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Where’d it go and how did it get here?

Packages don’t always go direct from origination to destination. What can be done to minimize the out-of-route miles? And other questions after tracking packages deliveries.

While we are spending lots of time thinking about and trying to innovate delivery over the last mile, what about all the rest of the delivery? I ordered two Apple watches in November, with the hopes they would arrive before we left for a short vacation in Branson, MO, where we meet up with my older brother and sister-in-law each year. It was fascinating and enlightening to watch how these two very small packages moved from origination to destination.

Below are pictures of the two watches travels, side by side, as registered by UPS. Some interesting observations:

Two Apple Watches, two different UPS paths to the same delivery address.


  1. They were ordered online from the Apple Store at the same time. I recall it was late on Friday night, Nov. 2.
  2. I received notification that the AppleCare Proof of Coverage was approved that same evening and would extend for one year from Monday, Nov. 4.
  3. One phone shipping label was created in China on Nov. 2 while the other was created on Nov. 5, three days later. Maybe the gold colored watch with a gold band took longer to manufacture than the silver one with a black band?
  4. One watch went to Korea, while the other did not. Both flew to Anchorage, AK, then to Louisville, KY, then back to Portland, OR. Hub and spoke distribution system at its best.
  5. The watches arrived within one day of each other, one on Nov. 8, and the other on the Nov. 9, in spite of being shipped 3 days apart.

Now, let’s look at a different scenario and a different carrier. I ordered some trade show booth materials on the morning of Dec. 26. It was too heavy and too big to fit into a single box, so they put it into two boxes.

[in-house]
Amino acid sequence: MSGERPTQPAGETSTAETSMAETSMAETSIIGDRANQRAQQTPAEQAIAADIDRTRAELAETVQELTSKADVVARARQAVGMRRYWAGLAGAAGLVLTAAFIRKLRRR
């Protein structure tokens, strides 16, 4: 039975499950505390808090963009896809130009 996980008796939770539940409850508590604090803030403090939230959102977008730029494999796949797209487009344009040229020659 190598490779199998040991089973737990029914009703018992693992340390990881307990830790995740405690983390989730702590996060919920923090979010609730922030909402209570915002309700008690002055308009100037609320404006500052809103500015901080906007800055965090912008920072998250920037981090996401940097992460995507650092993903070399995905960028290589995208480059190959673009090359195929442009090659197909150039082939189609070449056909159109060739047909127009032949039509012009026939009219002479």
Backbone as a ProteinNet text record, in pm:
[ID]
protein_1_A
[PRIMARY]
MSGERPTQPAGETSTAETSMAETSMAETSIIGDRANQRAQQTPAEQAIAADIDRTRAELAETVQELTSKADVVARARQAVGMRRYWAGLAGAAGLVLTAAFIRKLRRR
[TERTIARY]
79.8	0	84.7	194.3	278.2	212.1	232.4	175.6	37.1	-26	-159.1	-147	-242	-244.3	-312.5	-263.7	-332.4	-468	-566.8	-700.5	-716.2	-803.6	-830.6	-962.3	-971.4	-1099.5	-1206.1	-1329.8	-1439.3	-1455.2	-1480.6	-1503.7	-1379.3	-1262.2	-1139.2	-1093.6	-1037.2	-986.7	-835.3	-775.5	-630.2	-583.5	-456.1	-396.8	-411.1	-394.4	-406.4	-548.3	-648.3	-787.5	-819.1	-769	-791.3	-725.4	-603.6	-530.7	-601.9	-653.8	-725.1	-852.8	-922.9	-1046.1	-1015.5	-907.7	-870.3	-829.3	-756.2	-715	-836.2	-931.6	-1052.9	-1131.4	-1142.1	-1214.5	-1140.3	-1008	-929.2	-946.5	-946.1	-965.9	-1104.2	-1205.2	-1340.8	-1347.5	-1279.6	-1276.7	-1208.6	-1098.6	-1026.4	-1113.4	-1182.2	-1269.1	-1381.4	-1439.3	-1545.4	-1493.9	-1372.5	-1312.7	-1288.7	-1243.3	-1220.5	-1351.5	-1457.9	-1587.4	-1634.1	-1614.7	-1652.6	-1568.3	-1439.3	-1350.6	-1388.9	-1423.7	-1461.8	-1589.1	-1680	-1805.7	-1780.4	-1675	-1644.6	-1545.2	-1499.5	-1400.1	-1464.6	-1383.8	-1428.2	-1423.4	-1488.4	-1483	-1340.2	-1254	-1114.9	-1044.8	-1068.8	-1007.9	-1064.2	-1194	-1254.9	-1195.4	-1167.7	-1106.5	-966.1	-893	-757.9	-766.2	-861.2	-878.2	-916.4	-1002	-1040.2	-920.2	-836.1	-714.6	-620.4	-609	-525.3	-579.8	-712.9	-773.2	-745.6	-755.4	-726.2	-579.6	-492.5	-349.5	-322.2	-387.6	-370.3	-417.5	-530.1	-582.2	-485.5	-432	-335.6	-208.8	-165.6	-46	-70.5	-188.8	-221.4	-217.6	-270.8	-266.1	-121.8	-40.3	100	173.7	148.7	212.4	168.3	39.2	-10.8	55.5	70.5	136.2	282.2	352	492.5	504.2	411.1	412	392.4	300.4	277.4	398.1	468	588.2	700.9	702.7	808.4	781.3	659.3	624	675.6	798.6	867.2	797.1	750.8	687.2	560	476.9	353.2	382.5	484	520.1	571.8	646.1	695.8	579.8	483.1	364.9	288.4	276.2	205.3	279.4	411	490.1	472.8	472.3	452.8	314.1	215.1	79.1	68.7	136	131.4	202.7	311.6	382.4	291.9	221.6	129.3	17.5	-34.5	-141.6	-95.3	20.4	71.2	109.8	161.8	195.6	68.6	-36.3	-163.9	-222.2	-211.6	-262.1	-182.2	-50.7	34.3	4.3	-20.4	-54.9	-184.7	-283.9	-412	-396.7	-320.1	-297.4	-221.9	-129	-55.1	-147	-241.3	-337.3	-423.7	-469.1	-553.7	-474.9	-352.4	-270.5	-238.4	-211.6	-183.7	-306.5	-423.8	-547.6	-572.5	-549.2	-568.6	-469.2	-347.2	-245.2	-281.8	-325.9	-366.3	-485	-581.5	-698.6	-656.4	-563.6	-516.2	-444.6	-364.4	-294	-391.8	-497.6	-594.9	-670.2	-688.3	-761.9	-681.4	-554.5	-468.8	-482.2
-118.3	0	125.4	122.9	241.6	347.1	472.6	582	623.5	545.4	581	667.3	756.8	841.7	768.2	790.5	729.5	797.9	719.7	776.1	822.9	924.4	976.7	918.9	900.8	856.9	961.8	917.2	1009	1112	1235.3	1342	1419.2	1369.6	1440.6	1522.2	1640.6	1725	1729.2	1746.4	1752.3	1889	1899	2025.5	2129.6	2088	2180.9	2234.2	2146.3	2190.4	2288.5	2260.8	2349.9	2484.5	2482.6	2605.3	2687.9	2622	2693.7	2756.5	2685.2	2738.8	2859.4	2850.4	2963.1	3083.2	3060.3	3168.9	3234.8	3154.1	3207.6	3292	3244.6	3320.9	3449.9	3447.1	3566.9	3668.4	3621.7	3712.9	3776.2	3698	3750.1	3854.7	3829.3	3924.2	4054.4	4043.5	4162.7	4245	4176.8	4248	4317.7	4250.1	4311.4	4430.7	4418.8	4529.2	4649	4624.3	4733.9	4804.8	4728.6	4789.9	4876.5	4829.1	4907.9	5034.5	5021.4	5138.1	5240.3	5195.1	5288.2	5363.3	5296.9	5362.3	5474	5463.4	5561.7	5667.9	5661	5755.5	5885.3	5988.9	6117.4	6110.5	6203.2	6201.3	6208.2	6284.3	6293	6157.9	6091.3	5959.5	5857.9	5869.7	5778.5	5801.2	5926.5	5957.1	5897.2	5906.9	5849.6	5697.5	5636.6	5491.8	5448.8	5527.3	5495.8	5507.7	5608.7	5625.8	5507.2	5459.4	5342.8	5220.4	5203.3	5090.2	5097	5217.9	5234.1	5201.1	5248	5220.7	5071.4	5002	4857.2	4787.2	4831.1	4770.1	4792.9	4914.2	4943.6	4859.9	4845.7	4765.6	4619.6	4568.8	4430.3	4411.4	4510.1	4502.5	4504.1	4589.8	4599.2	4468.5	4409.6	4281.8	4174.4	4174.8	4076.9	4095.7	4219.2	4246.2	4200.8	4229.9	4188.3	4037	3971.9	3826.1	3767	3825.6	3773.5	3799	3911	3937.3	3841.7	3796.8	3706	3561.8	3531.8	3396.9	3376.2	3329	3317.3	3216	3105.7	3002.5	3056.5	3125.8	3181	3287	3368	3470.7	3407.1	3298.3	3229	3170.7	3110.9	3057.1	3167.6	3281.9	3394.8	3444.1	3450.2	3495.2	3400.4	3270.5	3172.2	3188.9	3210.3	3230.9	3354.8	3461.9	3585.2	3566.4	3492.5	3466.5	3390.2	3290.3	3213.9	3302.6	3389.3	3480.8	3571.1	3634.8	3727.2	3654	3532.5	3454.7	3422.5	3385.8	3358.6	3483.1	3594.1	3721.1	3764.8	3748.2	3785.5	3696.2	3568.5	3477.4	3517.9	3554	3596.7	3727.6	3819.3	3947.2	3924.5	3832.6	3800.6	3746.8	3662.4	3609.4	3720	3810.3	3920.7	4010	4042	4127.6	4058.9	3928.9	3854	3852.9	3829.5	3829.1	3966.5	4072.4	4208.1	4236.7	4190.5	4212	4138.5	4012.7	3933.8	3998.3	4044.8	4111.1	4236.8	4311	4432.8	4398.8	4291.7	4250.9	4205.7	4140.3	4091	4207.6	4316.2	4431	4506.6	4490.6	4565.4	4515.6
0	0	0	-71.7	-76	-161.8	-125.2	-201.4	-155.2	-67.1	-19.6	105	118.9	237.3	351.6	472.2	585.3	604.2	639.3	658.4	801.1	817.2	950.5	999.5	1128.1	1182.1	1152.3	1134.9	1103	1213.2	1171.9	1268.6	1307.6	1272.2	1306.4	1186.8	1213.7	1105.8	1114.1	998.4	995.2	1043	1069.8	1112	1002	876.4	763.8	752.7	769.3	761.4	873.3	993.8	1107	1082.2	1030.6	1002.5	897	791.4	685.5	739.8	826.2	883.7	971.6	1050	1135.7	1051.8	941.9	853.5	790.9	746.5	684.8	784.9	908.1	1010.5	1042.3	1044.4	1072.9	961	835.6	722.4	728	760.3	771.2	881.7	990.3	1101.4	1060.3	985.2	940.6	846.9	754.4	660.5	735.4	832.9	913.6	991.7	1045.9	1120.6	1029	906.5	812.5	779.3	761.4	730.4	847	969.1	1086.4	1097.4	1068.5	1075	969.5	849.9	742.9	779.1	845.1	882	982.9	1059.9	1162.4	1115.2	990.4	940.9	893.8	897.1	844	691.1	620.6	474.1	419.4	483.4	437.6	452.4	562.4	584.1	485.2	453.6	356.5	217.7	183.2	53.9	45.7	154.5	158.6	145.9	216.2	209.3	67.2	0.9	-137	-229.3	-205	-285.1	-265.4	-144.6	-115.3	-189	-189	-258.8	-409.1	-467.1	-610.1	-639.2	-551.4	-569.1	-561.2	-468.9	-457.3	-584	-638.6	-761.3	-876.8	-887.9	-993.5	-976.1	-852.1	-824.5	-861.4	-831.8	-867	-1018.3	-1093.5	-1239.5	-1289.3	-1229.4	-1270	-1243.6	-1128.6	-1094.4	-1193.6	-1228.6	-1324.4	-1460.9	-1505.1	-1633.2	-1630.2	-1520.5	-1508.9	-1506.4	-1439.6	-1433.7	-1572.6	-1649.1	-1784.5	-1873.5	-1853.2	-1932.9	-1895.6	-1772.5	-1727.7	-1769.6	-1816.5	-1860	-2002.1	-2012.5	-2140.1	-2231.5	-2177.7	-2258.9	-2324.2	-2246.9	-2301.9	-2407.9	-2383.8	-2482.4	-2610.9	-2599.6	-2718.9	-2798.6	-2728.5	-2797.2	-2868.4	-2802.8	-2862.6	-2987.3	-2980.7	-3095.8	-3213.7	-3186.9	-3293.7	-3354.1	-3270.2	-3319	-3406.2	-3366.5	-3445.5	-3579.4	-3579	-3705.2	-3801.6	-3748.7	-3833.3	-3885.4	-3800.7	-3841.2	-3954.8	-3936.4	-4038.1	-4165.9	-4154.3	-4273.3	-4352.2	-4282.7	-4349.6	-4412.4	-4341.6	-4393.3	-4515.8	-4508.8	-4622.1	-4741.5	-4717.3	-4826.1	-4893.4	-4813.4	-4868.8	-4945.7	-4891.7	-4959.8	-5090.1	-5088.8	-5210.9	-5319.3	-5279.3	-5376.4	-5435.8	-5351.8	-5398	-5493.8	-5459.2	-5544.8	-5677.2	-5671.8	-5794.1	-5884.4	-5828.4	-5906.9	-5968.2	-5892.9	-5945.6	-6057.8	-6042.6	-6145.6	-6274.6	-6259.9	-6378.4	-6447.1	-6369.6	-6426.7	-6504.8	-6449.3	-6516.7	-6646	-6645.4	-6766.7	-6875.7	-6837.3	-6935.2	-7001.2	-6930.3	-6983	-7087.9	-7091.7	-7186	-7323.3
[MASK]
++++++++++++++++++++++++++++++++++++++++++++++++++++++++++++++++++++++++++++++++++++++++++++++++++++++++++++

Two packages from the same origination traveled similar paths to their destination with FedEx.

 

  1. They were shipped by ground the same day and picked up at 2:40 p.m.
  2. They arrived at FedEx three hours apart and one shipping label had to be replaced.
  3. They departed at the same time, probably on the same trailer, the next morning, Dec. 27.
  4. They both arrived in Troutdale, OR, on Dec. 30 after traveling 3,042 miles in 3 days (72-74 hours). That’s a 42.25 mph rate, including stops. Assuming 11 hours of driving time for 3 days, 33 hours, that would be an impossible 92 MPH. Therefore, I must assume this was a relay with multiple drivers involved.
  5. I thought the packages might be delivered on New Year’s Eve. My local UPS store indicated they had only seen express deliveries, not ground deliveries that day. So, the package sat for a couple of days.

Here are some thoughts from this experience to consider:

  • The last mile delivery is not the only place where there are still opportunities for improvement.
  • Shipping labels can get messed up. What can be done to avoid that and any delays it might cause?
  • Tracking items from origination to destination is not only valuable but expected today.
  • Packages don’t always go direct from origination to destination. What can be done to minimize the out-of-route miles?
  • Delays occur. What can be done to eliminate or minimize them?
  • With the increase in purchasing online, our shipping systems are being stressed.
  • In spite of that, I don’t recall hearing too many complaints that Christmas presents did not arrive on time this year.
  • We work in an amazing industry that keeps everything moving and everyone happy most of the time.

My next post will provide some ideas for improvement gleaned from the CES press events of some of the trucking OEMs.

 

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